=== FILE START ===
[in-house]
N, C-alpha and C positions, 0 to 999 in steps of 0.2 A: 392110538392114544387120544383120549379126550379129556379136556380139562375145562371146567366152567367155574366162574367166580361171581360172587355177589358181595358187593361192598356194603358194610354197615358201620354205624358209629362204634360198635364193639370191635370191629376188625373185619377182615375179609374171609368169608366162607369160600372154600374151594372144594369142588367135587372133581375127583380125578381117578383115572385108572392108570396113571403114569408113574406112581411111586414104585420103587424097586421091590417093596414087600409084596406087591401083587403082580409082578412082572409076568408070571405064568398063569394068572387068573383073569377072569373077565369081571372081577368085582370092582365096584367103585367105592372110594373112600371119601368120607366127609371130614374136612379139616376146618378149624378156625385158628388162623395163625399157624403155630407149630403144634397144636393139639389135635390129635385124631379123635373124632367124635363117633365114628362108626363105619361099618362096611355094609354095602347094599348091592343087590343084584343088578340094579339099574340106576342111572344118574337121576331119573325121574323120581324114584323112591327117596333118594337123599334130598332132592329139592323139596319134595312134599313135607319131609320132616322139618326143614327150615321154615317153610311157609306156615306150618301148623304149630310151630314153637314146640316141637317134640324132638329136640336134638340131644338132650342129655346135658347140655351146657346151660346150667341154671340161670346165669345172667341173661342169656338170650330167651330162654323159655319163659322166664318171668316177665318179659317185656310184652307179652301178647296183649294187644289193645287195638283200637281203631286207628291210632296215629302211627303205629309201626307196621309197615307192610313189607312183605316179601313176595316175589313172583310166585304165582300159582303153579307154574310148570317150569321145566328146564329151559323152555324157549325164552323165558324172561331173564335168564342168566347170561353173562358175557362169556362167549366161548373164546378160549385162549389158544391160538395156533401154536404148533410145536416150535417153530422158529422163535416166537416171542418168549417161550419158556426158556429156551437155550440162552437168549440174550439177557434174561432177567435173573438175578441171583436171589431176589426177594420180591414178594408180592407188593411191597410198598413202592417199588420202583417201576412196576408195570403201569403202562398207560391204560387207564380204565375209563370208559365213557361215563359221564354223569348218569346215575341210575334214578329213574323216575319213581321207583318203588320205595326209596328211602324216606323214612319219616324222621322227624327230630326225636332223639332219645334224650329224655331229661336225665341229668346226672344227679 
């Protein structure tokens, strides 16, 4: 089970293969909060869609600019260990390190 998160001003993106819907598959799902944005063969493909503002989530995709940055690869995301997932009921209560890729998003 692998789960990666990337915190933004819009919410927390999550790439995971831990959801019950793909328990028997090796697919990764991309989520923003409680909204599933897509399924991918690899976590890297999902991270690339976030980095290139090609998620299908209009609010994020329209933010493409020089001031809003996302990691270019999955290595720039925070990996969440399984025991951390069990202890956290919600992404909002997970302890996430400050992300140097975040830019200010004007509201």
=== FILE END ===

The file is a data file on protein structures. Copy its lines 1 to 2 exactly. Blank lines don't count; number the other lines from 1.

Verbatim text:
[in-house]
N, C-alpha and C positions, 0 to 999 in steps of 0.2 A: 392110538392114544387120544383120549379126550379129556379136556380139562375145562371146567366152567367155574366162574367166580361171581360172587355177589358181595358187593361192598356194603358194610354197615358201620354205624358209629362204634360198635364193639370191635370191629376188625373185619377182615375179609374171609368169608366162607369160600372154600374151594372144594369142588367135587372133581375127583380125578381117578383115572385108572392108570396113571403114569408113574406112581411111586414104585420103587424097586421091590417093596414087600409084596406087591401083587403082580409082578412082572409076568408070571405064568398063569394068572387068573383073569377072569373077565369081571372081577368085582370092582365096584367103585367105592372110594373112600371119601368120607366127609371130614374136612379139616376146618378149624378156625385158628388162623395163625399157624403155630407149630403144634397144636393139639389135635390129635385124631379123635373124632367124635363117633365114628362108626363105619361099618362096611355094609354095602347094599348091592343087590343084584343088578340094579339099574340106576342111572344118574337121576331119573325121574323120581324114584323112591327117596333118594337123599334130598332132592329139592323139596319134595312134599313135607319131609320132616322139618326143614327150615321154615317153610311157609306156615306150618301148623304149630310151630314153637314146640316141637317134640324132638329136640336134638340131644338132650342129655346135658347140655351146657346151660346150667341154671340161670346165669345172667341173661342169656338170650330167651330162654323159655319163659322166664318171668316177665318179659317185656310184652307179652301178647296183649294187644289193645287195638283200637281203631286207628291210632296215629302211627303205629309201626307196621309197615307192610313189607312183605316179601313176595316175589313172583310166585304165582300159582303153579307154574310148570317150569321145566328146564329151559323152555324157549325164552323165558324172561331173564335168564342168566347170561353173562358175557362169556362167549366161548373164546378160549385162549389158544391160538395156533401154536404148533410145536416150535417153530422158529422163535416166537416171542418168549417161550419158556426158556429156551437155550440162552437168549440174550439177557434174561432177567435173573438175578441171583436171589431176589426177594420180591414178594408180592407188593411191597410198598413202592417199588420202583417201576412196576408195570403201569403202562398207560391204560387207564380204565375209563370208559365213557361215563359221564354223569348218569346215575341210575334214578329213574323216575319213581321207583318203588320205595326209596328211602324216606323214612319219616324222621322227624327230630326225636332223639332219645334224650329224655331229661336225665341229668346226672344227679 